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  • Introduction: Poetry Games
  • Jonathan P. Eburne (bio) and Andrew Epstein (bio)

A hundred years ago, the French avant-garde poet Blaise Cendrars proclaimed that “la poésie est en jeu.”1 Although the line declares that “poetry is at stake,” Cendrars also suggests a poem is a kind of game (“jeu”), a form of play. The idea that poetry and play are intimately connected has a very long history, but this linkage moves to the forefront during the twentieth century, as the use of word games, constraints, chance methods, generative processes, performative projects, collaborative writing, hoaxes, and other project-based or playful compositional practices become central tools for a wide range of avant-garde writers and artists. What is at stake in such practices, in such ludic approaches to poetic composition, and why are they so much with us today?

Indeed, such “poetry games” seem to be everywhere in recent years. The notion of poetry as a game or project—in which the writer devises an idea, concept, or set of procedures or practices that help generate the work—has become central to contemporary poetry. Such is the case not only for poets associated with self-styled experimental movements, such as conceptual poetry and Flarf, but also for a broad range of poets across the field as a whole. Although many of these poets and movements often brandish avant-garde credentials, they also draw from a repertoire of formal techniques that often seem at odds with the radical aesthetic and political claims of avant-gardism: prescribed logics, algorithmic sequences, crypto-positivist language-games, and alphanumeric code. The technological horizon for what we might call “ludopoetics” is, on the one hand, digital: “with the rise of the Web, writing has met its photography,” writes Kenneth Goldsmith in his preface to Against Expression: An Anthology of Conceptual Writing.2 Digital technology has, in other words, both satisfied and exhausted the demands of the print medium, charging contemporary writing with new [End Page 1] tasks, and new responsibilities, in order to sustain the art form. By this logic, its experimentalism is technologically mandated as well as digitally mediated. On the other hand, though, procedural poetry also calls to mind a long history of experimental composition whose priorities are less digital than logical, analog, mechanical, or participatory: its “technological” interfaces extend from anagrams and acrostics to parlor games and collective or even unconscious composition strategies. Bearing in mind both sets of historical conditions, the articles in this special issue explore the recent flowering of project-oriented and procedural poetics in twentieth- and twenty-first-century writing across a range of time periods, traditions, movements, and linguistic traditions: they examine some of the forces driving this trend, analyze some of its most important and exemplary works, and investigate its far-reaching implications, both for poetry and for cultural production as a whole.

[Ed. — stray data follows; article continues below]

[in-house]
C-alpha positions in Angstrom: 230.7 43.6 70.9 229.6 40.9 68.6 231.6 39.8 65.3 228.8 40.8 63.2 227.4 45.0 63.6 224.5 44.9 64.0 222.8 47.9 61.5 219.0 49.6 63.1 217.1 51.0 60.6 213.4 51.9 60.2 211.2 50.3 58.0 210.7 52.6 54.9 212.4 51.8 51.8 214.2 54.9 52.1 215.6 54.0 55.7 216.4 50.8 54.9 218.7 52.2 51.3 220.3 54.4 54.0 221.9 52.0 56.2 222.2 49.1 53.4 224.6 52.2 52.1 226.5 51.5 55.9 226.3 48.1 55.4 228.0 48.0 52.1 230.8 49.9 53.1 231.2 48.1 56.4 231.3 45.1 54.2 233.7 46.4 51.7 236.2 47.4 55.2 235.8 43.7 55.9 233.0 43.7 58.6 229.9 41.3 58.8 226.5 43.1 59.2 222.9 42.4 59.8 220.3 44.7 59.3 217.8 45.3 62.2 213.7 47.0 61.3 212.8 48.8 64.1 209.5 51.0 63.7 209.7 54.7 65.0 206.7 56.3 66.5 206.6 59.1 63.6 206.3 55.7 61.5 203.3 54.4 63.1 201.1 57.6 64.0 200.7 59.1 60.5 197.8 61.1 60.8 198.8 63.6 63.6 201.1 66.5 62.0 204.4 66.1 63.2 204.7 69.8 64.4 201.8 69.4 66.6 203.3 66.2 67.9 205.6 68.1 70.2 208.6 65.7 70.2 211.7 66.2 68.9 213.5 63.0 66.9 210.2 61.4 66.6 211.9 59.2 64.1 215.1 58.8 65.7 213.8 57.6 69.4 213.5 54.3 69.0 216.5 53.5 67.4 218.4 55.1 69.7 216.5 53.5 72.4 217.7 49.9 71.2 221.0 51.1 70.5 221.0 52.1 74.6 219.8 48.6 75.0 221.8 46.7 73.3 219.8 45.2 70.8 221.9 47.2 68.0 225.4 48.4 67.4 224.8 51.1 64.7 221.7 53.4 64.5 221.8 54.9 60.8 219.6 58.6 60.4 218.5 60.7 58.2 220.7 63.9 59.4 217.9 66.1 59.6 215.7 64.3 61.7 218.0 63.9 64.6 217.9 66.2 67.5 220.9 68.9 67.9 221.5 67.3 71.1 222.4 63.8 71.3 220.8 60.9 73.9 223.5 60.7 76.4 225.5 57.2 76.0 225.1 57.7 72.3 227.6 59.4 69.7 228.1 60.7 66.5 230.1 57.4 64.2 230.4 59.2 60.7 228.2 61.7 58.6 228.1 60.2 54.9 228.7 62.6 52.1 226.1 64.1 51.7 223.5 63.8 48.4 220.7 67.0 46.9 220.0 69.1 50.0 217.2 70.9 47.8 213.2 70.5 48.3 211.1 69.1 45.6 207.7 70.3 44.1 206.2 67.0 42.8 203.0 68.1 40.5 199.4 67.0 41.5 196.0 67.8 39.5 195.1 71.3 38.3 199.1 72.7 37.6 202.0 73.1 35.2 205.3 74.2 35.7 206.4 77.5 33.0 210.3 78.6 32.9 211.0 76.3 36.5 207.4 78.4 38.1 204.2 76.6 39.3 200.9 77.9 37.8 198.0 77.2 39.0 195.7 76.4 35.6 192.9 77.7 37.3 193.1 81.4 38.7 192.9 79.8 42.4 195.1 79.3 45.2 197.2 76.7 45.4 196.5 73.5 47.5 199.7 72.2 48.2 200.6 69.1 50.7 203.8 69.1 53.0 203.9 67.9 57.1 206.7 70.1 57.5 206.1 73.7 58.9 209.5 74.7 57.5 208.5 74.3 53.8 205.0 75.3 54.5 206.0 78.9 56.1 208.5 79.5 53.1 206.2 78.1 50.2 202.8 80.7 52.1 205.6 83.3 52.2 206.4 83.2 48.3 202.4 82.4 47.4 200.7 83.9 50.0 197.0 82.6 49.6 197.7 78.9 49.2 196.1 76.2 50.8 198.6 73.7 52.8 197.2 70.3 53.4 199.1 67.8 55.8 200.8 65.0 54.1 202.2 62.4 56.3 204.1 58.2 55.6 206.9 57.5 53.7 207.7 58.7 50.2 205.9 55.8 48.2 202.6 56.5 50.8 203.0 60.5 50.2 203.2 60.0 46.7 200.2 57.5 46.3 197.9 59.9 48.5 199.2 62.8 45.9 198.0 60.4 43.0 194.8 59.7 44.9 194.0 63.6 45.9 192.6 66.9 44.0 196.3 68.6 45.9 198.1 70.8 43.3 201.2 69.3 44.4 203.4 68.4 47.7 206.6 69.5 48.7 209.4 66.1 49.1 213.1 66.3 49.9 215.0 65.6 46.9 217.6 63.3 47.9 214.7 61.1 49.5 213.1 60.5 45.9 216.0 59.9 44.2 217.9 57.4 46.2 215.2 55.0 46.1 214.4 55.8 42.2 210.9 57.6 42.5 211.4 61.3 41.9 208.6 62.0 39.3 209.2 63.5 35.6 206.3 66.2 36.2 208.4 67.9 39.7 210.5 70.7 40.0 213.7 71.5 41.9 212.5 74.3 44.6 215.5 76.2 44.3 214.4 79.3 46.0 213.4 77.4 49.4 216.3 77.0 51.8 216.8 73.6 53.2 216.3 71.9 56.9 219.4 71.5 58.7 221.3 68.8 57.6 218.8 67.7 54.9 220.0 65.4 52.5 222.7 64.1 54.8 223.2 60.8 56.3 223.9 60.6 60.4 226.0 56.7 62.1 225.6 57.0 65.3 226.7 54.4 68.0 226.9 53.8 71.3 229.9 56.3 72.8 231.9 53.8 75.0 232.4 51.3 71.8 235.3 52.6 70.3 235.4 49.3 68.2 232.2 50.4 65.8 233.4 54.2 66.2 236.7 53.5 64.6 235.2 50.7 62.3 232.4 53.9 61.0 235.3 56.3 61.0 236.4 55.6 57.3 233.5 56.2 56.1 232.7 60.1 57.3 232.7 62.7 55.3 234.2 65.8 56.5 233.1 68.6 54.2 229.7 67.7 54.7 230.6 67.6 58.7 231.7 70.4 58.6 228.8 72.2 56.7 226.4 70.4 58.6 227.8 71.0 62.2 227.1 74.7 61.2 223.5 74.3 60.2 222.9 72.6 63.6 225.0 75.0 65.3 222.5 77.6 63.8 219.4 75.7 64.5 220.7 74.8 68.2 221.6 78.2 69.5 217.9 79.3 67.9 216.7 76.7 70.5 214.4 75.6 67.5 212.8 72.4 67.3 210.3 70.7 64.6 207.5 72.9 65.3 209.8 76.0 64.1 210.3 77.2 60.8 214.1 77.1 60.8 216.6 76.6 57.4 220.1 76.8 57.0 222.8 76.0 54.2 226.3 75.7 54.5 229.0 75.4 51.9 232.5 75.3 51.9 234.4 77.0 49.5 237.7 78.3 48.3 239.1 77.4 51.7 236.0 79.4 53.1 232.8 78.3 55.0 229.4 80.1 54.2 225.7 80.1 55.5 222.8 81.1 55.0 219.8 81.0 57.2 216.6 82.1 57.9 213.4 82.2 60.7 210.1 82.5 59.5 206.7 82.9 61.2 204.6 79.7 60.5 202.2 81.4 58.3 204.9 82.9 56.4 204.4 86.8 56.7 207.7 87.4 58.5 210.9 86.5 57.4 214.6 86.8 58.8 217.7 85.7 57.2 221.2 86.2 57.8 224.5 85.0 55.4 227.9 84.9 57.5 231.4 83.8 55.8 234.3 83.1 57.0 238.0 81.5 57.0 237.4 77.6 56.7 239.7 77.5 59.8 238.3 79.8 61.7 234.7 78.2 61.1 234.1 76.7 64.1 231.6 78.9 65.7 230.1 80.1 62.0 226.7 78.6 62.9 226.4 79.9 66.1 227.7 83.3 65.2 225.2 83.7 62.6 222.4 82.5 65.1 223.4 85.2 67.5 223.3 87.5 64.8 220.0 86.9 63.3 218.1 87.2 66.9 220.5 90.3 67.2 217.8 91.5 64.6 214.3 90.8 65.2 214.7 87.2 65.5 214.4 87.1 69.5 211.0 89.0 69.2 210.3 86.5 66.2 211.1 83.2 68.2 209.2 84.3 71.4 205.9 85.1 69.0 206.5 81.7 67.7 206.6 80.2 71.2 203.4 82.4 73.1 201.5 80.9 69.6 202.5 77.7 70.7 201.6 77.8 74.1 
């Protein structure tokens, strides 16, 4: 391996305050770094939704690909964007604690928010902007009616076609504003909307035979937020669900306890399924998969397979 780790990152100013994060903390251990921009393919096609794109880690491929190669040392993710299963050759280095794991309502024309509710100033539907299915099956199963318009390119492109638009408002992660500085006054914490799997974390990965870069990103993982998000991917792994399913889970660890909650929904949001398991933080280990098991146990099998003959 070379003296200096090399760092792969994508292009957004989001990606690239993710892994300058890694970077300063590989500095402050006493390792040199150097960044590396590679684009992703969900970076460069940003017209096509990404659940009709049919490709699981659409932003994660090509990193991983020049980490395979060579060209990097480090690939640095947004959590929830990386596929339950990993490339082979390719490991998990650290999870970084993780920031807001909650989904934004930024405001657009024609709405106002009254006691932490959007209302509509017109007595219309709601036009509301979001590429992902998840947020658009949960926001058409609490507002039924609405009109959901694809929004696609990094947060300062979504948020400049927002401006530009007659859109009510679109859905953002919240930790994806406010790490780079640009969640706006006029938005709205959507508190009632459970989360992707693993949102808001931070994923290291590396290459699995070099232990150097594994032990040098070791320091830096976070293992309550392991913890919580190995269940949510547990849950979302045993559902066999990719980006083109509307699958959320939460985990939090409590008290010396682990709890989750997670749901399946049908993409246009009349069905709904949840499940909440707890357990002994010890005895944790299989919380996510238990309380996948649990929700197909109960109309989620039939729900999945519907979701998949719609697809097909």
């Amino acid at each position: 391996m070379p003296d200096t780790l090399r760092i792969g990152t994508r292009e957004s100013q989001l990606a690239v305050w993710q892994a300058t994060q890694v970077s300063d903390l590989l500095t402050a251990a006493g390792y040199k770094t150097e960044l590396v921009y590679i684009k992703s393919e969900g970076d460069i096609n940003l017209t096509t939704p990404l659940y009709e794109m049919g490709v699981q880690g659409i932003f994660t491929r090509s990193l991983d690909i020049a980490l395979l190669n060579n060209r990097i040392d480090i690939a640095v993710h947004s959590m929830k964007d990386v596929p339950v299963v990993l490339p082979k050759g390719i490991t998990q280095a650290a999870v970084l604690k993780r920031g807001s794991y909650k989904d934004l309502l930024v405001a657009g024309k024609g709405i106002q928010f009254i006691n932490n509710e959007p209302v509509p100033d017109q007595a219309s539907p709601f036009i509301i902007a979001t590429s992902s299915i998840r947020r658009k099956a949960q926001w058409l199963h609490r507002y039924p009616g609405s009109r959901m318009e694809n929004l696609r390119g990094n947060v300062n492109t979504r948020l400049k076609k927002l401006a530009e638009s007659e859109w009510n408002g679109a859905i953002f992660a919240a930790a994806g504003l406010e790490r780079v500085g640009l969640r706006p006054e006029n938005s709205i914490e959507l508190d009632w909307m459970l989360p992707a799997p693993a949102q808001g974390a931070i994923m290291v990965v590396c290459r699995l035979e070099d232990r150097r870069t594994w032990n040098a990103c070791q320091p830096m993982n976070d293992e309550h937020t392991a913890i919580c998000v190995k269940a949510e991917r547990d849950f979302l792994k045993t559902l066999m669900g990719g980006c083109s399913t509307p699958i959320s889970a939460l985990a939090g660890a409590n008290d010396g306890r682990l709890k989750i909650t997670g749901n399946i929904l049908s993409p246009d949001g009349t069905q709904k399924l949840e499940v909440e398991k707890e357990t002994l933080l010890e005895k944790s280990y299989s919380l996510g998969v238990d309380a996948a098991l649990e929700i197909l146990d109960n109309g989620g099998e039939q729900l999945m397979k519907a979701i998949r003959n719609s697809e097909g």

Despite its ubiquity throughout the history of the genre, the idea of poetry as play is far from the only, or even the dominant, way poetry has traditionally been defined and conceived, especially in the period since romanticism. In fact, ludopoesis stands in opposition to a deeply ingrained set of attitudes about the way poems are created, disseminated, and read: first, that poetry is the fruit of powerful inspiration (often of divine origin and provided by the muse). Second, that poetry is the creation of an individual genius of extraordinary sensitivity and insight and linguistic gifts, even if the poems themselves are documentary or testimonial in nature. And third, that it is a genre of the highest seriousness and moral purpose, usually opposed to frivolity and triviality except in its most vernacular incarnations: poetry for children, light verse, occasional rhymes, song lyrics. In contrast, the idea of ludopoesis or poetry-as-play insists that poetic inspiration and language can be generated by various procedures, arbitrary constraints, and artificial means, or even by chance. Far from issuing Athena-like from the brain of a solitary genius, moreover, poetry can grow out of collaboration, competition, and social exchange, or through the interaction of a writer with other sources, by means of the appropriation and recycling of existing materials. The work of poetic creation, in this...


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